As on 9/11, terrorists are waging a war on our modern, democratic way of life. Today, we are all Kenyans.

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It's the post-9/11 nightmare that Americans have been half expecting: al-Qaeda gunmen attack a shopping mall, take hostages, leave behind carnage and a sickening repeat question: "Why us?"

Over the weekend, that scenario happened. Not in America, but in the country where President Obama's father was born: Kenya. A glittering, up-market mall in the capital, Nairobi, has looked like a violent, blood-spattered Hollywood movie: heavily armed, well-trained gunmen dressed in black on a rampage; hostages; hundreds dead and injured; an utterly overwhelmed police force.

The same theme and grievances as 9/11 are woven through this horror. The gunmen are not from al-Qaeda; they are from a group known as al-Shabab in Somalia, the country that neighbors Kenya. But the groups are affiliated. They could almost be clones. Al-Shabab for years has ruled and terrorized much of Somalia, meting out such sharia law punishment as beheadings and stoning women to death for adultery, even if the women had been raped.

Kenyan forces have spearheaded outside efforts to restore some order in Somalia and drive al-Shabab out. They've been fairly successful. That is why Kenya is now under the al-Shabab attack. This is just the latest among horrors that have included torching Christian churches and killing tourists.

President Obama's most effective and dramatic move would be to go to Nairobi. He is half-Kenyan. He has the status of a near-God there. His influence is incalculable. He could say what needs to be said to Kenyans, to al-Shabab, to Americans and to the world: Kenyans need to stay strong and to keep forces in Somalia, not withdraw them as the attackers want; such attacks are painful and cowardly; the only way to fight them is by standing firm.

Somalia next Afghanistan?

Just as important: The fight is not just a Kenyan, or African, fight. Somalia could be the new Afghanistan. A lawless, fundamentalist Somalia could incubate a Somali Osama bin Laden and new attacks on the USA, just as Afghanistan protected and nurtured bin Laden and al-Qaeda.

For a decade and a half, the warning signs have been growing. Al-Qaeda blew up the U.S. Embassy in Nairobi in 1998. The truck bomb killed more than 200, and there was a simultaneous attack on the U.S. Embassy in neighboring Tanzania. An Israeli hotel on the tourist beaches of the Indian Ocean was attacked more than a decade ago.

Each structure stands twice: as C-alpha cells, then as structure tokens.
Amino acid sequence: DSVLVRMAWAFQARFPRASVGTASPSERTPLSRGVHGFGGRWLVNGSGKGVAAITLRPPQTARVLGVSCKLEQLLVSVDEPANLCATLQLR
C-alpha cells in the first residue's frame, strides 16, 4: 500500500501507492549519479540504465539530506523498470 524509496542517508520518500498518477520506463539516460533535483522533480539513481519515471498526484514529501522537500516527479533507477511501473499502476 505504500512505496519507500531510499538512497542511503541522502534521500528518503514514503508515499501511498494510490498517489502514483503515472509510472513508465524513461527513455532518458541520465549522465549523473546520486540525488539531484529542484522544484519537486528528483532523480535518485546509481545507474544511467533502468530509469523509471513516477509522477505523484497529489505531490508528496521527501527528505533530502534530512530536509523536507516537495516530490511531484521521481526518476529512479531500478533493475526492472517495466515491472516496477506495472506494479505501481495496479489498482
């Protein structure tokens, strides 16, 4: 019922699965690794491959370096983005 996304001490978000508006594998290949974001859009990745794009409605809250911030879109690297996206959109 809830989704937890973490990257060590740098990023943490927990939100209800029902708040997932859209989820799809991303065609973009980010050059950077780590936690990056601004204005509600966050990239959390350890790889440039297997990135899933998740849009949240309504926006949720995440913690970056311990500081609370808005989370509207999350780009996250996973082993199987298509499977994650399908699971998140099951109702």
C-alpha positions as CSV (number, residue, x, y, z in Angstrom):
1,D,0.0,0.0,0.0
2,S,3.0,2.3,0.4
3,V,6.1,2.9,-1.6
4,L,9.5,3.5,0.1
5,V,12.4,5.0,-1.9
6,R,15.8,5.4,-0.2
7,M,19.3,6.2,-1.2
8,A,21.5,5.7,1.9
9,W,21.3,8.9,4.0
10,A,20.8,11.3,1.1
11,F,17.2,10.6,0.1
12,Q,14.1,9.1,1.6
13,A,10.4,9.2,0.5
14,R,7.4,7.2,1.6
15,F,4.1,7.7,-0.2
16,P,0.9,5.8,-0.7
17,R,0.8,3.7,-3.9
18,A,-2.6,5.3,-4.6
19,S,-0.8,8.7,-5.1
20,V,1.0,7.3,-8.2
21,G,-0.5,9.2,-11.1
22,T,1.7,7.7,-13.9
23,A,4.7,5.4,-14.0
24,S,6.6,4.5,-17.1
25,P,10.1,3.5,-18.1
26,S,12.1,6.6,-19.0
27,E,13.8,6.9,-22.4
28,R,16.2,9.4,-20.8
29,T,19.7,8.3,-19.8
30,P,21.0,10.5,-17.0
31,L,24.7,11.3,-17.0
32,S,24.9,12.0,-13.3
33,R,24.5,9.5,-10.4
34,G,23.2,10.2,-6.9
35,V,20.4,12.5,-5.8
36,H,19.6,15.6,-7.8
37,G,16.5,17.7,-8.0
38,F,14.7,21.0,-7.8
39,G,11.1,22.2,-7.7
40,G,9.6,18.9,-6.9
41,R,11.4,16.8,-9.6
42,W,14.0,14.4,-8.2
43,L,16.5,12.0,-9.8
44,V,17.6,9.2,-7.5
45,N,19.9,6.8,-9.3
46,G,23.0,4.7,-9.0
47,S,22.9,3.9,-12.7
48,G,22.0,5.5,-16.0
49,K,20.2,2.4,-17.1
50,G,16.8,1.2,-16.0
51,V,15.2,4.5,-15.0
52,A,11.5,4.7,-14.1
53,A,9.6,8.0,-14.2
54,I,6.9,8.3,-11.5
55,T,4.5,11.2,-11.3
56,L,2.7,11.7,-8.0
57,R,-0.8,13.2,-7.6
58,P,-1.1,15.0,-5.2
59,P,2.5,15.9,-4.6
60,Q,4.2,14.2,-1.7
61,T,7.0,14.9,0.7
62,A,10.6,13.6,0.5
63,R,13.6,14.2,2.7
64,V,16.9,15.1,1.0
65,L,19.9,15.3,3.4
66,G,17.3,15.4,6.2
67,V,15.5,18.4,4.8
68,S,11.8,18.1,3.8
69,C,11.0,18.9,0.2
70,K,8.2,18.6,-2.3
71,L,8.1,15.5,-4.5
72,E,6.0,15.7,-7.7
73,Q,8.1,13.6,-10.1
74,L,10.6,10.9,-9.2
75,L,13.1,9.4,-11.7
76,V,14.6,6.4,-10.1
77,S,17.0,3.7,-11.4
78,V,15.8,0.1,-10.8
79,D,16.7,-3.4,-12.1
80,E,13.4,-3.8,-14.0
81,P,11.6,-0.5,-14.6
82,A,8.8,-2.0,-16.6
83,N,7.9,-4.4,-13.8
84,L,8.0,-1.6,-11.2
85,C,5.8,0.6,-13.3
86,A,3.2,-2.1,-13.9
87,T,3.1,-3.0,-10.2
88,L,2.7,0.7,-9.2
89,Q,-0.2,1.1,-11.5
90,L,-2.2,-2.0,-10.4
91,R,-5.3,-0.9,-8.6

I grew up in the region in the dying days of the colonial empire and already sensed back then the religious and tribal forces that could be unleashed. An imaginative future al-Shabab attack on the U.S. is even the premise of a novel I am finishing.

There is a catch to an Obama Kenya trip. A Catch-22.

Kenyan President Uhuru Kenyatta is accused of war crimes for allegedly inciting violence after elections in 2007, in which more than 1,000 people died. His trial at the International Criminal Court is set for November. An Obama trip could be seen as supporting Kenyatta, undermining the charges.

Benefits of Obama visit

The benefit, though, would outweigh this risk. Obama could focus attention on the charges, too, and underscore how volatile and difficult the whole region is, and how much the U.S. needs to focus on it. Kenya has long been considered an oasis of stability on a violent continent. Kenyatta is the son of the revered first post-colonial president, Jomo Kenyatta.

The Nairobi shopping mall attack is heartbreaking. The stories could so easily be American stories. A popular radio host killed where she had earlier posted photos onto her Instagram account. A respected, elderly poet and professor from Ghana was also gunned down. As the days go by, there will be more victims identified, more grief at lives ended too violently, too soon, as they were on 9/11.

The message of the attackers could easily be imagined in an attack, say, on the Mall of the America. The attackers even called for Muslims to run away. As on 9/11, they are attacking a modern, democratic way of life. After 9/11, the French newspaper Le Monde famously carried a headline: We Are All Americans.

After the Nairobi attack, the message should be "We Are All Kenyans." Not just in our sympathy. But also in going all out to prevent another terrorist attack.

Leaving Somalia to al-Shabab is not an option.

Author and journalist Louise Branson is a former USA TODAY editorial writer and London Sunday Times foreign correspondent. She is writing an international thriller.

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